Cremation vs. Burial Today the society is looking for ways to ease life and to find solutions for problems which oppress our lives and make it hard to live through. Because of many reasons, the traditional burials in this century are becoming a problem. (Prothero,2001). The fact that they cover a lot of land to build cemeteries and other things that are attached to these traditional burials is enough for us to search for a practical solution. About a century ago the term "cremation" was unknown to many people. It is believed that it began to be practiced during the early Stone Age and still exists today. Since that time cremations have been made all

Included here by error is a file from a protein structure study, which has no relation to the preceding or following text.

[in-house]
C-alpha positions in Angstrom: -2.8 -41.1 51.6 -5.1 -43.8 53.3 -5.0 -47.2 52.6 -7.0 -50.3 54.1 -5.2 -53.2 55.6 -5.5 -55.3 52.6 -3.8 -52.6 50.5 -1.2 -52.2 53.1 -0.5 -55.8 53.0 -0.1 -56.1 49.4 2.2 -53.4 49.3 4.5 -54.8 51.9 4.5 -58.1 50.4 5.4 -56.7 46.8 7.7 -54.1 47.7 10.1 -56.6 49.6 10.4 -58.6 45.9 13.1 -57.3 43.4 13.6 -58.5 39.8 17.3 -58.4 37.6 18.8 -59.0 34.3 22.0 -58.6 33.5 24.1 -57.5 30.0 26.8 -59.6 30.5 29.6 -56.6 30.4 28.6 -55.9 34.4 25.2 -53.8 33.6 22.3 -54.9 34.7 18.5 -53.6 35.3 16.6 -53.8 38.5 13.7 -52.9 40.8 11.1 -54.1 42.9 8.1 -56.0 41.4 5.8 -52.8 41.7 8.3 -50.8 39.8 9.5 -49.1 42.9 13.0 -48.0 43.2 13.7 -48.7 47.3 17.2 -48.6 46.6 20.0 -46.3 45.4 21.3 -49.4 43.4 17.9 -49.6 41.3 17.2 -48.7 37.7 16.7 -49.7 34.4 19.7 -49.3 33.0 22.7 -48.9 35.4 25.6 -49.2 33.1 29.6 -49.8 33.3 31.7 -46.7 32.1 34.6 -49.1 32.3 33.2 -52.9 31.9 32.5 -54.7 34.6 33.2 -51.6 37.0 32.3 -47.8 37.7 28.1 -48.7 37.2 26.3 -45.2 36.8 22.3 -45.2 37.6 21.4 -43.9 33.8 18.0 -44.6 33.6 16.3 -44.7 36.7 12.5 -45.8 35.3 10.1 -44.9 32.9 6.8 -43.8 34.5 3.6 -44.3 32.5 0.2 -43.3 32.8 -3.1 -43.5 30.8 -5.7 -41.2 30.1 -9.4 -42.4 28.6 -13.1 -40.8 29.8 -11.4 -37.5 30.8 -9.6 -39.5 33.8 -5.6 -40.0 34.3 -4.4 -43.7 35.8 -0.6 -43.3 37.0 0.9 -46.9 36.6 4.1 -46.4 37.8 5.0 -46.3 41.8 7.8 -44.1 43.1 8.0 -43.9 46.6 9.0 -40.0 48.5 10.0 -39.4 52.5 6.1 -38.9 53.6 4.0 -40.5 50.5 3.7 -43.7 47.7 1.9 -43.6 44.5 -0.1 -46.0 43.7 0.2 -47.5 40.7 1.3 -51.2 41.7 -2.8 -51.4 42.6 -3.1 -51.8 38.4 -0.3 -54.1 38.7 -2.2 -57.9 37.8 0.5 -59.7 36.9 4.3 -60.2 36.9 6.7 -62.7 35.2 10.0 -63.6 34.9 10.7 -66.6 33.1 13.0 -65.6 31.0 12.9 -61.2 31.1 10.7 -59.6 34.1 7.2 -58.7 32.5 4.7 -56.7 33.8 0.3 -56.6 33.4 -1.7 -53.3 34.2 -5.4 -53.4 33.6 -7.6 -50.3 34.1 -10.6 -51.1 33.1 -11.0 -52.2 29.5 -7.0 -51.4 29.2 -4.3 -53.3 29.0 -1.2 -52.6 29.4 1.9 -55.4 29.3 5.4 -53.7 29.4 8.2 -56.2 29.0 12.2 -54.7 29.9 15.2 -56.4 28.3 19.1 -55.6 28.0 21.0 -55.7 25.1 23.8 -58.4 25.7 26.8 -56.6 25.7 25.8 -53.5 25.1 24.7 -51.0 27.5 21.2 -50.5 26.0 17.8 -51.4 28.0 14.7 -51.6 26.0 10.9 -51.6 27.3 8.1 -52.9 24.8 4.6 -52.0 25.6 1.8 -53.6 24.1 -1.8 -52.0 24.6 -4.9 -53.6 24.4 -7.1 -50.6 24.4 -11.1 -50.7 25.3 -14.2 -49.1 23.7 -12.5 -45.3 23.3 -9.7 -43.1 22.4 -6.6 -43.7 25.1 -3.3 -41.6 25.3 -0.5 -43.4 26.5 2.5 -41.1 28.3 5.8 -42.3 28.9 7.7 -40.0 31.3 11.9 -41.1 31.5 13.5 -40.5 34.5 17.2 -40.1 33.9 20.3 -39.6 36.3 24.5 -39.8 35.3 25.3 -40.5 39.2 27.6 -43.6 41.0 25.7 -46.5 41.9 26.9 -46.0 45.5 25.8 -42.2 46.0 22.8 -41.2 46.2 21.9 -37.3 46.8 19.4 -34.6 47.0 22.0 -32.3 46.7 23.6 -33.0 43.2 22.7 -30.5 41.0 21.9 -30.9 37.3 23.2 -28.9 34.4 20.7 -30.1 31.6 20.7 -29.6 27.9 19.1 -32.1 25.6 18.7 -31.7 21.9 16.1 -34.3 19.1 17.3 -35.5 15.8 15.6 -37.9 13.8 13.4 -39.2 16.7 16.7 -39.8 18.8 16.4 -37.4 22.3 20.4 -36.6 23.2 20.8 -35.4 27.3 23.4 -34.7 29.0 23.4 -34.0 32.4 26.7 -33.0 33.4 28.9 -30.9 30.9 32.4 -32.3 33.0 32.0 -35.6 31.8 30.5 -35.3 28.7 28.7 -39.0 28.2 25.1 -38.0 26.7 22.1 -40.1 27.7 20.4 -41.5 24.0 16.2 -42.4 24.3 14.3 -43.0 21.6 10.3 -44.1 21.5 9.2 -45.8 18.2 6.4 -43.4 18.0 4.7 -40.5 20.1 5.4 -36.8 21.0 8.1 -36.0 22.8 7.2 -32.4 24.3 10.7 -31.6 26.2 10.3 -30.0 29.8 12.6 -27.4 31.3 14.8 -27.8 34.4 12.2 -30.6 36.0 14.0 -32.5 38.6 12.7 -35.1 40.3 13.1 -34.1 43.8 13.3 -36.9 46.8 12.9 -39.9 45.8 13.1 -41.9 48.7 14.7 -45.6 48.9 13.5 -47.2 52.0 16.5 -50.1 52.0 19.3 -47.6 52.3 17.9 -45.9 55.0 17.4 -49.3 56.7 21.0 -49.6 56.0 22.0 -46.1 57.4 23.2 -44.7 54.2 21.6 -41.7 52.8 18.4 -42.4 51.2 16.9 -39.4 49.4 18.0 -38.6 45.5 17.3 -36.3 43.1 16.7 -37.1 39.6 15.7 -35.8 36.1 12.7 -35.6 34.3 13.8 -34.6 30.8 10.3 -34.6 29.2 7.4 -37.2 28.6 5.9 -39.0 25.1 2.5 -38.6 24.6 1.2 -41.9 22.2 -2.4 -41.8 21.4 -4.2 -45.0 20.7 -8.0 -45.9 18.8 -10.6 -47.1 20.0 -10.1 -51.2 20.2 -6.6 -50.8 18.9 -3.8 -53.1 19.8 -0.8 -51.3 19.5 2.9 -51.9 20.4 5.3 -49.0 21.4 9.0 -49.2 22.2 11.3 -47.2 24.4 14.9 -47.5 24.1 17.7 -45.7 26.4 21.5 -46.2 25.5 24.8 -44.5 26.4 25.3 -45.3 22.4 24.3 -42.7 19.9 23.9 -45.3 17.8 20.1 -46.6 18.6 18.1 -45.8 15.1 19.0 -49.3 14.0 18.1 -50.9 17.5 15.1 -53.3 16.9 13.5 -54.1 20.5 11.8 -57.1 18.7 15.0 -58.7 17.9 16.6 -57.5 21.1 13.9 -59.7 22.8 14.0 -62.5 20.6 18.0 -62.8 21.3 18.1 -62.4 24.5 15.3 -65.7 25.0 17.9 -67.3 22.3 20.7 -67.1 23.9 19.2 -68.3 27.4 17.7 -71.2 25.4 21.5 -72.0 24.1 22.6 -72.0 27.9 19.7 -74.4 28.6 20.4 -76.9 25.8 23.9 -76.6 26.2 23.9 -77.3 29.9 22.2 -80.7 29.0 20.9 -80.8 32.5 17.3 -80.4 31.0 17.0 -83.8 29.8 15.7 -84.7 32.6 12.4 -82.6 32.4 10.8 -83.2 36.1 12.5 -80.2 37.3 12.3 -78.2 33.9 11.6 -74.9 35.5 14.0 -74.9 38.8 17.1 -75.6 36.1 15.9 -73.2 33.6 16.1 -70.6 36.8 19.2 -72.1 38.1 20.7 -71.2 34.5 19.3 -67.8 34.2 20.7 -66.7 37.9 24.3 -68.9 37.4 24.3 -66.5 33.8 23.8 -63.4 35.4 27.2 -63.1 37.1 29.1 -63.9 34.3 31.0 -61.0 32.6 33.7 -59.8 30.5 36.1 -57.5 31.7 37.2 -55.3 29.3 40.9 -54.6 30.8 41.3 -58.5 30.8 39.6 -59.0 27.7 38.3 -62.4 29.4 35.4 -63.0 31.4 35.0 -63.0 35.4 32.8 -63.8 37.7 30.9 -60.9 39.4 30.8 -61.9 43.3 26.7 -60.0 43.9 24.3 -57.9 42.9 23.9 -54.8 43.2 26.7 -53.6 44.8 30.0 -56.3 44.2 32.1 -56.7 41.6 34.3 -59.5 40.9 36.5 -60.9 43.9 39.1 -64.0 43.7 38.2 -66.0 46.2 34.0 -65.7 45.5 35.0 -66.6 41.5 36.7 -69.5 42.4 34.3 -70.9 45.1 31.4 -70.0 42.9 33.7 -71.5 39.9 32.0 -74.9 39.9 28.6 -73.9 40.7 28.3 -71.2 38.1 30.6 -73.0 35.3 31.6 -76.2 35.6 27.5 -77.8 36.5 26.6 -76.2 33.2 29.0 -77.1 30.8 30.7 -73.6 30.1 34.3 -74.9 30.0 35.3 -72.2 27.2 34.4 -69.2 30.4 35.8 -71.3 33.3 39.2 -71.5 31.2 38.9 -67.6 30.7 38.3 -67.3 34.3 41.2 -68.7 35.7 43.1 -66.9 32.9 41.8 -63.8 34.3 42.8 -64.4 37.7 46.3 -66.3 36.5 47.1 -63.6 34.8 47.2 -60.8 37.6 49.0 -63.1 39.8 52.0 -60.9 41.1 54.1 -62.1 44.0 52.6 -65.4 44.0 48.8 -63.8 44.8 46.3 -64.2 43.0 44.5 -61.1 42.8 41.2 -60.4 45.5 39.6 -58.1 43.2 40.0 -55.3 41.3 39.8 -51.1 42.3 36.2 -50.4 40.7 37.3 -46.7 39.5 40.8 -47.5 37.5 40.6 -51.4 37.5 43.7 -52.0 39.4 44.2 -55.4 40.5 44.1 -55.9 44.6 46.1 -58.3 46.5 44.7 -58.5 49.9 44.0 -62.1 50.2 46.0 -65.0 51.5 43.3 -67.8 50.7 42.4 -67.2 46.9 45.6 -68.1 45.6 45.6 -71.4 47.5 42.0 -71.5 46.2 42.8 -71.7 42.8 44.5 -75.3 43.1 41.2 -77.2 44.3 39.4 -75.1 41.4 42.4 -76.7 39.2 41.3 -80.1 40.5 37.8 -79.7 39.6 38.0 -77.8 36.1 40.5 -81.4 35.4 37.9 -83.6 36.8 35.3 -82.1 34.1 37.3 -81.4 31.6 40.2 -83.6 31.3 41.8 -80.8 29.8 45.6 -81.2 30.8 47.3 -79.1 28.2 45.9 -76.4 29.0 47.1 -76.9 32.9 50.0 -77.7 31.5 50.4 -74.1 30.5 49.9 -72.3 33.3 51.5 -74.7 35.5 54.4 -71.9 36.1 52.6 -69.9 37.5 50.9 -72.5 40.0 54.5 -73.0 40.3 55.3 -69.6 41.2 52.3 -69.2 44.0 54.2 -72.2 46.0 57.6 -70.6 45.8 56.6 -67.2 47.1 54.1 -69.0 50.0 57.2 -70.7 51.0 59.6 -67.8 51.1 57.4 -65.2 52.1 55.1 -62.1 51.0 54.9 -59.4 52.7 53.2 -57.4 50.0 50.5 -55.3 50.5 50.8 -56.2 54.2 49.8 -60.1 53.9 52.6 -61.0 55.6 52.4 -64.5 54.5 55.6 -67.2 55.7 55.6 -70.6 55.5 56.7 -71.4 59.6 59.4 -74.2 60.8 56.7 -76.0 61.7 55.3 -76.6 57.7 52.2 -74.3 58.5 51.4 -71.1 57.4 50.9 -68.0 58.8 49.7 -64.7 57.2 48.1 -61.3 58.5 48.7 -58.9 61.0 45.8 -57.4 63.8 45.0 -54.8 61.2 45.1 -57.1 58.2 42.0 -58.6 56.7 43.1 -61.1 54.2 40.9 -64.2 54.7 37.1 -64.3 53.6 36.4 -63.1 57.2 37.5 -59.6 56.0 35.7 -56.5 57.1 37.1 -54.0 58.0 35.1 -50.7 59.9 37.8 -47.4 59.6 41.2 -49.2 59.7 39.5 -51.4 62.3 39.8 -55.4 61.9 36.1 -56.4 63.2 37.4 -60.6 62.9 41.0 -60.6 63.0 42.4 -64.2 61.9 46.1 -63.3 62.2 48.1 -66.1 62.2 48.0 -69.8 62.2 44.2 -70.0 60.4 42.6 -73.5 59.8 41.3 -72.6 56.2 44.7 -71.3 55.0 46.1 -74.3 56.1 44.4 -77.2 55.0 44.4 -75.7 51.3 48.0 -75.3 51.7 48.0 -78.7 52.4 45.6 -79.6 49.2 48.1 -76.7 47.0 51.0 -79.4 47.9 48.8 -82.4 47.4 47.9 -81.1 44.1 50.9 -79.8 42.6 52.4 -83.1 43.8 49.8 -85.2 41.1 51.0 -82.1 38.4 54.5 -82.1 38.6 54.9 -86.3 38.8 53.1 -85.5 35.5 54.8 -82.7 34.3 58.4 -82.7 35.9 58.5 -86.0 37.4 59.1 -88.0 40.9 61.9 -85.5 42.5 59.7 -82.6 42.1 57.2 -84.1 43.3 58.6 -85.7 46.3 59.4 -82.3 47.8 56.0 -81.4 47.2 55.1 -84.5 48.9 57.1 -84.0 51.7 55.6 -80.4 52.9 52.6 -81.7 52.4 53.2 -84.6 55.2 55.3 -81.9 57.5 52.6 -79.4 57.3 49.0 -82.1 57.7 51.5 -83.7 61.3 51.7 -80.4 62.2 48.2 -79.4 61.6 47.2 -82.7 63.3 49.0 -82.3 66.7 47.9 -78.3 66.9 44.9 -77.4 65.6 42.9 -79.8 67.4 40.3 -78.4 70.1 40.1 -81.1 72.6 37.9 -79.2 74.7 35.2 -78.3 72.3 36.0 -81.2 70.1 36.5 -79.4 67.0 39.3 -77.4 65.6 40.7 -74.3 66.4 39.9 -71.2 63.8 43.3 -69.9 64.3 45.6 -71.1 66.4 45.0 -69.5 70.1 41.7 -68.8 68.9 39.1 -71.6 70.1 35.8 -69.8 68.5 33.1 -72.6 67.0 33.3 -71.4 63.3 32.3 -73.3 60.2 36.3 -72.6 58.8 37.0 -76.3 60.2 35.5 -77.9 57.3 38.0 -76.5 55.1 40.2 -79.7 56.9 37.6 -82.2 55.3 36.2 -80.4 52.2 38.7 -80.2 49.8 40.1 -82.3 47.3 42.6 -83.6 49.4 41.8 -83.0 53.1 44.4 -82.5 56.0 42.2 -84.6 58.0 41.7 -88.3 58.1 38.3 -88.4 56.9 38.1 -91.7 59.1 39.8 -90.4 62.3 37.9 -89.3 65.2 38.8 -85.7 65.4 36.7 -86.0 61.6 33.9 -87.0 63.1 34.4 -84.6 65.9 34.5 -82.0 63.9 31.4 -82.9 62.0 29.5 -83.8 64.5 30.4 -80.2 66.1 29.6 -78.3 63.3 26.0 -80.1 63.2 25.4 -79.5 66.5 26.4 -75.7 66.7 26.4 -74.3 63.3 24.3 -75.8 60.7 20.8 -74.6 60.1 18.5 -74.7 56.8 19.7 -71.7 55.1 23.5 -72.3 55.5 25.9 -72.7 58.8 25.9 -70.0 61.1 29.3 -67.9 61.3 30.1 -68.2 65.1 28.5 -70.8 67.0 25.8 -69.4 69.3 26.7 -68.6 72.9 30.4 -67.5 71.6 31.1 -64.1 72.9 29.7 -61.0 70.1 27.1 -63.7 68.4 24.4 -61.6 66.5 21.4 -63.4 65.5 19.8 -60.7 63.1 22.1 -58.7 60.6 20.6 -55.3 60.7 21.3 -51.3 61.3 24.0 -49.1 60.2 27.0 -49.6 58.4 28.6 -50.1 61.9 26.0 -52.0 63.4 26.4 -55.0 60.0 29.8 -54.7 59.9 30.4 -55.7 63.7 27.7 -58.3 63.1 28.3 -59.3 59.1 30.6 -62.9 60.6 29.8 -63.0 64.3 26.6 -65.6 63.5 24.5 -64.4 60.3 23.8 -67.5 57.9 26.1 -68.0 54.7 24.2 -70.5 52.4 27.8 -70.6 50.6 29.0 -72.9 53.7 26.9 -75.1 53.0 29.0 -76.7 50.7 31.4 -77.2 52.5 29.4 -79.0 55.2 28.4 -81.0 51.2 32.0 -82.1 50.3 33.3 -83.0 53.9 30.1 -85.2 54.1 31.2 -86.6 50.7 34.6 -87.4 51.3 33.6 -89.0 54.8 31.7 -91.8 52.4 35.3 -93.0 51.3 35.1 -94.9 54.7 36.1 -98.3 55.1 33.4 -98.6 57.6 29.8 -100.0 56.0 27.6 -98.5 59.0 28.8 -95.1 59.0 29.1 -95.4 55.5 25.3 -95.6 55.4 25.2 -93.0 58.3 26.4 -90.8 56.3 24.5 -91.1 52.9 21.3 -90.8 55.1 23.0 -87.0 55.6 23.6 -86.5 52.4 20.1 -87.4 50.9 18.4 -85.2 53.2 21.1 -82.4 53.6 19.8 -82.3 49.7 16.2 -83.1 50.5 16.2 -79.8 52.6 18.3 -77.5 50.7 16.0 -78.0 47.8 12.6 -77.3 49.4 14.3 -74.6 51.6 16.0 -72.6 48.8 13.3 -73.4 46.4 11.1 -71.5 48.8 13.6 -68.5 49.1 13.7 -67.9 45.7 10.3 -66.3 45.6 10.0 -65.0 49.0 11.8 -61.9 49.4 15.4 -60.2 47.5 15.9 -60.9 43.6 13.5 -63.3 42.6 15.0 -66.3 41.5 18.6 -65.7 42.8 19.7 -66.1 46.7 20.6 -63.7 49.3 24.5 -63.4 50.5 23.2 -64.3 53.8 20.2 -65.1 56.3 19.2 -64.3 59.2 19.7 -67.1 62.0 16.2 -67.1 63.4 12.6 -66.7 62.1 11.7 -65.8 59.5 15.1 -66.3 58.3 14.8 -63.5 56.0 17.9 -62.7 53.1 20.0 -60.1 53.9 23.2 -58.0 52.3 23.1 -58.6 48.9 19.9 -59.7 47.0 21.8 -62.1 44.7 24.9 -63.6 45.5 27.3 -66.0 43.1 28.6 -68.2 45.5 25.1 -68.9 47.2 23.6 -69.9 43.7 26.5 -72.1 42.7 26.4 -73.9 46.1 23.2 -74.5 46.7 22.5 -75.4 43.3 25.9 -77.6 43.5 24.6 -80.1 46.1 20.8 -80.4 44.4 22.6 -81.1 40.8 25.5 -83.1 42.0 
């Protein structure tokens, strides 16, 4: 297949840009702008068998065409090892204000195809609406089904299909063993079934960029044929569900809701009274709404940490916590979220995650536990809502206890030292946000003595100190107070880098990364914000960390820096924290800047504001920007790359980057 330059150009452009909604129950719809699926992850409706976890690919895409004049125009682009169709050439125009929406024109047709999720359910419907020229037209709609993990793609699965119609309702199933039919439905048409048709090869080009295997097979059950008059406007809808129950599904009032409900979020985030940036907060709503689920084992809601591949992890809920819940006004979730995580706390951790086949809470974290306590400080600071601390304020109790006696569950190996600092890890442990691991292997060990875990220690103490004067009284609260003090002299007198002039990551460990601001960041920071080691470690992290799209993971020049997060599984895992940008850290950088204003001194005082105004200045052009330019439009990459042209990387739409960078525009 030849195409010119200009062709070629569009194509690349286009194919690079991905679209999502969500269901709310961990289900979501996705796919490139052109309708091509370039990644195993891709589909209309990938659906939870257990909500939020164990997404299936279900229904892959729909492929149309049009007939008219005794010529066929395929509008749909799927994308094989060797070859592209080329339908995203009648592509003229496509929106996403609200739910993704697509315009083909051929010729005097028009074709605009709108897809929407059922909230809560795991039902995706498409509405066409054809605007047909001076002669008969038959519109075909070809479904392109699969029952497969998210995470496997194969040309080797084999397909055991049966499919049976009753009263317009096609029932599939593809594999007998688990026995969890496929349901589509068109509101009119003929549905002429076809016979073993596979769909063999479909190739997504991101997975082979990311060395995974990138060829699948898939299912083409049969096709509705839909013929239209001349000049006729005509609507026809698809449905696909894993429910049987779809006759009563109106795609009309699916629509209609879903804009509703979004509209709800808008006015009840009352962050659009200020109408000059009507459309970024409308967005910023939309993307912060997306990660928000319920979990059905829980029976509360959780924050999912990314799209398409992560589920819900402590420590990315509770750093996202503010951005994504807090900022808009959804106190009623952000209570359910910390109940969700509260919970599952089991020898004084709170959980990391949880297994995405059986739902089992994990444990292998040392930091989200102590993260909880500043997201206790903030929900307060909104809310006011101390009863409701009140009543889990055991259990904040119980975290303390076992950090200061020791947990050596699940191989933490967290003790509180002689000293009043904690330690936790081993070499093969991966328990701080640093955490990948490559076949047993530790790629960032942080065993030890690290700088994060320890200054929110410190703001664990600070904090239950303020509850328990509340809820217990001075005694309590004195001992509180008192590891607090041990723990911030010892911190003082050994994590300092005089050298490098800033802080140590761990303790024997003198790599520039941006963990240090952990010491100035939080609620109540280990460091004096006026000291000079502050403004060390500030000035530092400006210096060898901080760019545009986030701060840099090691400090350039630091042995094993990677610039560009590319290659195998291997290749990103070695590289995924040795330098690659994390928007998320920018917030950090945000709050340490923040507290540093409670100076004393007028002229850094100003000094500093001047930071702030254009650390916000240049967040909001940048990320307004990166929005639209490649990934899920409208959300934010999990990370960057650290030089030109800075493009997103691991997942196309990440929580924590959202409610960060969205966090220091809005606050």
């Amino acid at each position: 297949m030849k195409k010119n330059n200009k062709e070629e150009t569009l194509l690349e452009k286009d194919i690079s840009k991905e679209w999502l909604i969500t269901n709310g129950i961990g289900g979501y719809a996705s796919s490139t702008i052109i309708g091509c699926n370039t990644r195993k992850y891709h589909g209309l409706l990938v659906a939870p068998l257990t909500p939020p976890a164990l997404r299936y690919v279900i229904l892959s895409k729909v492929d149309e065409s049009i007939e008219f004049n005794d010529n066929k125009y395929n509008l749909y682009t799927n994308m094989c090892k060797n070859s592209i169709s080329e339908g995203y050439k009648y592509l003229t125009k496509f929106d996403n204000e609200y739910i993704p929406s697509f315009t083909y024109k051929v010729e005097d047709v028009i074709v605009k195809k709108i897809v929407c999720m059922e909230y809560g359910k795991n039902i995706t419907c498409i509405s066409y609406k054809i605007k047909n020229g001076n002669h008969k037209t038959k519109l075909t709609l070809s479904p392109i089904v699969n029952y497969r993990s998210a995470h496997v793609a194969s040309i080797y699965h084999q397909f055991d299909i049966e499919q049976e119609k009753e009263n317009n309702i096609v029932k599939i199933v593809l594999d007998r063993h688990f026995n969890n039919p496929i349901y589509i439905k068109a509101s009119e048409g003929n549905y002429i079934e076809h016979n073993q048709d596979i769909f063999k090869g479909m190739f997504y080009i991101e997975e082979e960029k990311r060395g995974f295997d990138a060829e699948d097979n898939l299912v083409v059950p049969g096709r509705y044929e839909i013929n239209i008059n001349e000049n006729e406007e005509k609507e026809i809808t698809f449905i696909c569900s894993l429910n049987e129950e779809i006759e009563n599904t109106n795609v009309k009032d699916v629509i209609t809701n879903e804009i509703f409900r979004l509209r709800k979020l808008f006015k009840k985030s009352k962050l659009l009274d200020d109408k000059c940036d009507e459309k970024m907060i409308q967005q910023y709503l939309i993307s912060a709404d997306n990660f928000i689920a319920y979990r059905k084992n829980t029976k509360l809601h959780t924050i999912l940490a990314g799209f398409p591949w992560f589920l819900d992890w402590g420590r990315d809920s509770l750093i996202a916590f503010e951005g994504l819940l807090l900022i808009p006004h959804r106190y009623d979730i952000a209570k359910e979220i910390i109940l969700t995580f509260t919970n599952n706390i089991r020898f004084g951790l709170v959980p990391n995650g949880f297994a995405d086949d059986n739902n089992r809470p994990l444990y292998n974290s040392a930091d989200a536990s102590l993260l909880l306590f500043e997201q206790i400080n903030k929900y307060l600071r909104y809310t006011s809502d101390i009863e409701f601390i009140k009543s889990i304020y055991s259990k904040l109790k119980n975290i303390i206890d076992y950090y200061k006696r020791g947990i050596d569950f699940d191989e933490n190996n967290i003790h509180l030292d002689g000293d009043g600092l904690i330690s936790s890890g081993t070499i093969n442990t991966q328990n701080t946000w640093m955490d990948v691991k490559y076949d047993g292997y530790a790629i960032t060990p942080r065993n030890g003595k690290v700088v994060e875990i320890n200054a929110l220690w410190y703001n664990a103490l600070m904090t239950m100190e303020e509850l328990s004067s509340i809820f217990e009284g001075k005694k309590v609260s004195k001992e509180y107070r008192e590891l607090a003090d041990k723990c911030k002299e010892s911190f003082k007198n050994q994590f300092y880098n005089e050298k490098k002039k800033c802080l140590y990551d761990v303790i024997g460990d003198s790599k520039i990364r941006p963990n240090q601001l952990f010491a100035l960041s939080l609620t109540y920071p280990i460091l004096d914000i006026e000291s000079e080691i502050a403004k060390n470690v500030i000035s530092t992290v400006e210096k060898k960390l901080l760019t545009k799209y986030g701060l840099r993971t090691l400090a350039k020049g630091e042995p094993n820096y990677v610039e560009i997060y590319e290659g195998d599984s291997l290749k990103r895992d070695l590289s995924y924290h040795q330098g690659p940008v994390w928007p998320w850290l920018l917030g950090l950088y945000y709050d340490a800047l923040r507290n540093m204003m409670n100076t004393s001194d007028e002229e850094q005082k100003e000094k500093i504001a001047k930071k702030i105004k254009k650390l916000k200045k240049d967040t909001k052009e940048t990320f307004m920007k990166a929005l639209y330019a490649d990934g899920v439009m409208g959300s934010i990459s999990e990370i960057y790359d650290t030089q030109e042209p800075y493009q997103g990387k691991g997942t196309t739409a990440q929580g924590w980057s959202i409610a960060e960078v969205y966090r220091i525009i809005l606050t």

Keywords Fear, Mortality, Burial, Instead, they believe the body must be cremated quickly after death. As Lama (2004, p. 1) maintains, “The belief that once it sheds its body, the soul prepares to depart immediately on its karmic journey, and as such, it’s very important to cremate the body as soon as practical so as not to provide any allurement for the soul to linger on this side of the world.” In such cultures there is little relating to the bargaining or depression stages of Kubler-Ross’ theory, but acceptance certainly applies to both Hindus and Buddhists. In fact, for the gerontologist, increased cultural understanding of the death and dying process aids overall quality of care. As Barker (1999, p. 161) reports on one study conducted on Hindus in a British community, “…poor communication due to linguistic and cultural distance between relatives and hospital staff, as well as lack of sensitivity involving the latter, may be most distressful to the dying and their relatives.”